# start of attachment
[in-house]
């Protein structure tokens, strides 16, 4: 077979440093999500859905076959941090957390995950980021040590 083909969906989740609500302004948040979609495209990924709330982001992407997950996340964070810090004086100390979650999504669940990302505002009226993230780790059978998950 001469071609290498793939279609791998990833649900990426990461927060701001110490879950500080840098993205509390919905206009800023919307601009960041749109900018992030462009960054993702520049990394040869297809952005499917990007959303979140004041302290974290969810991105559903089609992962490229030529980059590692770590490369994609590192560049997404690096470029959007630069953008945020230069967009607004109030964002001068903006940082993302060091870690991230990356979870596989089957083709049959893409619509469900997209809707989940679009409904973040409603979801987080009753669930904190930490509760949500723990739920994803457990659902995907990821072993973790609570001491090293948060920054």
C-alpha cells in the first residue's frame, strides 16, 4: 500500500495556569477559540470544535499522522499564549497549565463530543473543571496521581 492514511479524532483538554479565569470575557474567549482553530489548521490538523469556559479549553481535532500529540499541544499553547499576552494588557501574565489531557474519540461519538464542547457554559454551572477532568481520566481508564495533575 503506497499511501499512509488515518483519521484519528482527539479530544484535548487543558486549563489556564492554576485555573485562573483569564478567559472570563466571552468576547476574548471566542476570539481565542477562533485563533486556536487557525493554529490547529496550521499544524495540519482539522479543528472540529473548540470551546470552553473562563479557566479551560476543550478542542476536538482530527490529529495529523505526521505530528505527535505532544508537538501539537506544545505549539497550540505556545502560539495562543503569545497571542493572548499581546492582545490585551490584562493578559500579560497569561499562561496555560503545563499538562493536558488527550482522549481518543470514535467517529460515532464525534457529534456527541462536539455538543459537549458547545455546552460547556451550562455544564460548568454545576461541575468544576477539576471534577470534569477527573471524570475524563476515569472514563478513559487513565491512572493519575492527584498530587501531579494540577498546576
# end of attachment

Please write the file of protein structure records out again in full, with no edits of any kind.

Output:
[in-house]
């Protein structure tokens, strides 16, 4: 077979440093999500859905076959941090957390995950980021040590 083909969906989740609500302004948040979609495209990924709330982001992407997950996340964070810090004086100390979650999504669940990302505002009226993230780790059978998950 001469071609290498793939279609791998990833649900990426990461927060701001110490879950500080840098993205509390919905206009800023919307601009960041749109900018992030462009960054993702520049990394040869297809952005499917990007959303979140004041302290974290969810991105559903089609992962490229030529980059590692770590490369994609590192560049997404690096470029959007630069953008945020230069967009607004109030964002001068903006940082993302060091870690991230990356979870596989089957083709049959893409619509469900997209809707989940679009409904973040409603979801987080009753669930904190930490509760949500723990739920994803457990659902995907990821072993973790609570001491090293948060920054």
C-alpha cells in the first residue's frame, strides 16, 4: 500500500495556569477559540470544535499522522499564549497549565463530543473543571496521581 492514511479524532483538554479565569470575557474567549482553530489548521490538523469556559479549553481535532500529540499541544499553547499576552494588557501574565489531557474519540461519538464542547457554559454551572477532568481520566481508564495533575 503506497499511501499512509488515518483519521484519528482527539479530544484535548487543558486549563489556564492554576485555573485562573483569564478567559472570563466571552468576547476574548471566542476570539481565542477562533485563533486556536487557525493554529490547529496550521499544524495540519482539522479543528472540529473548540470551546470552553473562563479557566479551560476543550478542542476536538482530527490529529495529523505526521505530528505527535505532544508537538501539537506544545505549539497550540505556545502560539495562543503569545497571542493572548499581546492582545490585551490584562493578559500579560497569561499562561496555560503545563499538562493536558488527550482522549481518543470514535467517529460515532464525534457529534456527541462536539455538543459537549458547545455546552460547556451550562455544564460548568454545576461541575468544576477539576471534577470534569477527573471524570475524563476515569472514563478513559487513565491512572493519575492527584498530587501531579494540577498546576